A Missouri bill to strengthen employment contracts that require sexual harassment, discrimination and other work-related issues to be decided through arbitration has died an unusually early death that came as Congress considers moving in the opposite direction.
At issue is legislation that would have ramped-up the enforceability of arbitration agreements, common contracts in which businesses require employees to settle misconduct lawsuits through private companies instead of in court. If enacted, the bill would have made it harder for courts to toss out the agreements.
The Republican sponsor of the Missouri bill, Rep. Kevin Corlew, said compared to potentially pricey and time-consuming court battles, arbitration is "more cost effective and fair at the same time." It's part of a broader push led by some Missouri Republicans to limit lawsuits in an attempt to make the legal climate friendlier to businesses.
But the bill faced bipartisan pushback, and critics have noted Congress is considering moving in the opposite direction in the wake of a tidal wave of sexual misconduct allegations in the #MeToo movement.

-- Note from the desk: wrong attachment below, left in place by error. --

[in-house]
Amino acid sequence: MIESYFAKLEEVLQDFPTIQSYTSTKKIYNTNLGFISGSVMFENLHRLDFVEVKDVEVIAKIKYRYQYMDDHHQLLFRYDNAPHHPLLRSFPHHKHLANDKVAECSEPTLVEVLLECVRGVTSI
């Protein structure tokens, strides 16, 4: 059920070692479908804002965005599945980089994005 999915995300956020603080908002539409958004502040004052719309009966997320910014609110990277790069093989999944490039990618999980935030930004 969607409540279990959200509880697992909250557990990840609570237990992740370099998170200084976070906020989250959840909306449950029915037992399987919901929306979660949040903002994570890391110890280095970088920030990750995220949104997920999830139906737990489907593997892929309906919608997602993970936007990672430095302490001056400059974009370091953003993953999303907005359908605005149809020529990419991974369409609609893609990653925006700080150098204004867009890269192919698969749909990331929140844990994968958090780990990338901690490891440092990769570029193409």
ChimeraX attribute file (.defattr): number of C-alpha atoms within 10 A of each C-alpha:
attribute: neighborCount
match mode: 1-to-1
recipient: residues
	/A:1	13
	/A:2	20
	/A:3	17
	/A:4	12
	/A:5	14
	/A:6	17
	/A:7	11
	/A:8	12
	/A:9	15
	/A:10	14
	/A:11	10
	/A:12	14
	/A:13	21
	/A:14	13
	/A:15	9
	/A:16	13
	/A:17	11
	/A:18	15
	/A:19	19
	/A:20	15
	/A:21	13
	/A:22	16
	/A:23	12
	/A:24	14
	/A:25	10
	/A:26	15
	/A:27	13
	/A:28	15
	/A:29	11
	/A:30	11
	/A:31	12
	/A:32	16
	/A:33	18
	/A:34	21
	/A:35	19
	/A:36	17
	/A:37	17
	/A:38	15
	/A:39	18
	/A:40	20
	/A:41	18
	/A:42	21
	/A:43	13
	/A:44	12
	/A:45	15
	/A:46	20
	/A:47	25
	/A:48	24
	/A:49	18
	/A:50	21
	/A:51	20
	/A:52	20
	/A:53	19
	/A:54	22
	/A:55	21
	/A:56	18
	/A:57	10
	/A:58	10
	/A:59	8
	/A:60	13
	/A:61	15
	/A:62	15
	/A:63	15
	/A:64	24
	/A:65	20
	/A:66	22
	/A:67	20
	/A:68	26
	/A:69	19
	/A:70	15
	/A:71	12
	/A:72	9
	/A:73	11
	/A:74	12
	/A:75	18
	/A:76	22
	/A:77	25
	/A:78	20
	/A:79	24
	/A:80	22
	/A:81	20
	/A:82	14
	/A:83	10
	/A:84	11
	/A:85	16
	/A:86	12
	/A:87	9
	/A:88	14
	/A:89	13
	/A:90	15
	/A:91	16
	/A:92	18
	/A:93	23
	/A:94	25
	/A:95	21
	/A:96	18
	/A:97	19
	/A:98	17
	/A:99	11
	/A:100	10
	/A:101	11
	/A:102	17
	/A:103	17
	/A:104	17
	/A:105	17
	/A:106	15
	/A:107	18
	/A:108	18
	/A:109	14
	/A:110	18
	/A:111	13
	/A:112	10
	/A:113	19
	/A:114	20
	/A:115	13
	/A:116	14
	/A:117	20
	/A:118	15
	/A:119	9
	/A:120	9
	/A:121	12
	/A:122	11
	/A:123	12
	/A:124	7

For example, former Fox News Channel CEO Roger Ailes sued former anchor Gretchen Carlson last year after she said publicly she was fired for refusing his sexual advances. Her allegations led to his ouster. Ailes, who died in May, said her contract prohibited her from going public until both sides first tried closed-door arbitration.
Nationally, a bill by U.S. Sens. Lindsey Graham, R-South Carolina, and Kirsten Gillibrand, D-New York, would ban employment contracts that force arbitration in cases of alleged sexual harassment and discrimination. Critics say the contracts sometimes mean victims of sexual harassment unwittingly waive their rights to take allegations to court and mean claims of misconduct remain secret.
Momentum for Corlew's bill dwindled in the GOP-led House after Attorney General Josh Hawley, a Republican and a candidate for U.S. Senate, joined his colleagues across the country in signing a letter to support the federal bill.
The attorneys general wrote many employees likely won't even realize they agreed to go to arbitration until they're sexually harassed and try to go to court, and they criticized the often secretive nature of the proceedings.
"Ending mandatory arbitration of sexual harassment claims would help put a stop to the culture of silence that protects perpetrators at the cost of their victims," the officials wrote.
Corlew's bill died after he missed a deadline to bring it back up for debate, although there's still a chance that similar bills pending in the House and Senate could revive the issue.